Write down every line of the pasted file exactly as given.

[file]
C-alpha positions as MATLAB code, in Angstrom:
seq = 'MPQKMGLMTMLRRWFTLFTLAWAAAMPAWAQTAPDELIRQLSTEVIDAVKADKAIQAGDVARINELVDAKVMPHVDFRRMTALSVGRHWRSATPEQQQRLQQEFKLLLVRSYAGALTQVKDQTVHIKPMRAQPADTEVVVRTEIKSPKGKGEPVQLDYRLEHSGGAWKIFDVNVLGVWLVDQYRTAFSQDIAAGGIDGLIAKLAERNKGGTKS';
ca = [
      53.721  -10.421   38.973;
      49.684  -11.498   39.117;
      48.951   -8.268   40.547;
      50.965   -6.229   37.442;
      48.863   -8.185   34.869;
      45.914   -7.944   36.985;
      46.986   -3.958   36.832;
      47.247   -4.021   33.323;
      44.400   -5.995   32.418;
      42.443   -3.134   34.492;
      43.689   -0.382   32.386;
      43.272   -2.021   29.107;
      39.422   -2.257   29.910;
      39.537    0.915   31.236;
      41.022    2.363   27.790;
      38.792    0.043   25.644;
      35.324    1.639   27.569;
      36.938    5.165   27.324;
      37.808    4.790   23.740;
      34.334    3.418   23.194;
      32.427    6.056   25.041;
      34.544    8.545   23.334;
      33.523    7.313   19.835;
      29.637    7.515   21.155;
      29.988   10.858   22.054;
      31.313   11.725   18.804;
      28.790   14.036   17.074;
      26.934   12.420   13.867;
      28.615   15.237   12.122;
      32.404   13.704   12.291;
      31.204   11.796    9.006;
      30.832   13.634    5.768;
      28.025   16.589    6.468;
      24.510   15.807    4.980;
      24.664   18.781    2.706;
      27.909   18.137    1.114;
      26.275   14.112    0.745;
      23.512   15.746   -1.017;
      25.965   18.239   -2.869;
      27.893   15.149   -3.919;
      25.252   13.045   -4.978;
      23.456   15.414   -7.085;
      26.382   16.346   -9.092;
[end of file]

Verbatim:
C-alpha positions as MATLAB code, in Angstrom:
seq = 'MPQKMGLMTMLRRWFTLFTLAWAAAMPAWAQTAPDELIRQLSTEVIDAVKADKAIQAGDVARINELVDAKVMPHVDFRRMTALSVGRHWRSATPEQQQRLQQEFKLLLVRSYAGALTQVKDQTVHIKPMRAQPADTEVVVRTEIKSPKGKGEPVQLDYRLEHSGGAWKIFDVNVLGVWLVDQYRTAFSQDIAAGGIDGLIAKLAERNKGGTKS';
ca = [
      53.721  -10.421   38.973;
      49.684  -11.498   39.117;
      48.951   -8.268   40.547;
      50.965   -6.229   37.442;
      48.863   -8.185   34.869;
      45.914   -7.944   36.985;
      46.986   -3.958   36.832;
      47.247   -4.021   33.323;
      44.400   -5.995   32.418;
      42.443   -3.134   34.492;
      43.689   -0.382   32.386;
      43.272   -2.021   29.107;
      39.422   -2.257   29.910;
      39.537    0.915   31.236;
      41.022    2.363   27.790;
      38.792    0.043   25.644;
      35.324    1.639   27.569;
      36.938    5.165   27.324;
      37.808    4.790   23.740;
      34.334    3.418   23.194;
      32.427    6.056   25.041;
      34.544    8.545   23.334;
      33.523    7.313   19.835;
      29.637    7.515   21.155;
      29.988   10.858   22.054;
      31.313   11.725   18.804;
      28.790   14.036   17.074;
      26.934   12.420   13.867;
      28.615   15.237   12.122;
      32.404   13.704   12.291;
      31.204   11.796    9.006;
      30.832   13.634    5.768;
      28.025   16.589    6.468;
      24.510   15.807    4.980;
      24.664   18.781    2.706;
      27.909   18.137    1.114;
      26.275   14.112    0.745;
      23.512   15.746   -1.017;
      25.965   18.239   -2.869;
      27.893   15.149   -3.919;
      25.252   13.045   -4.978;
      23.456   15.414   -7.085;
      26.382   16.346   -9.092;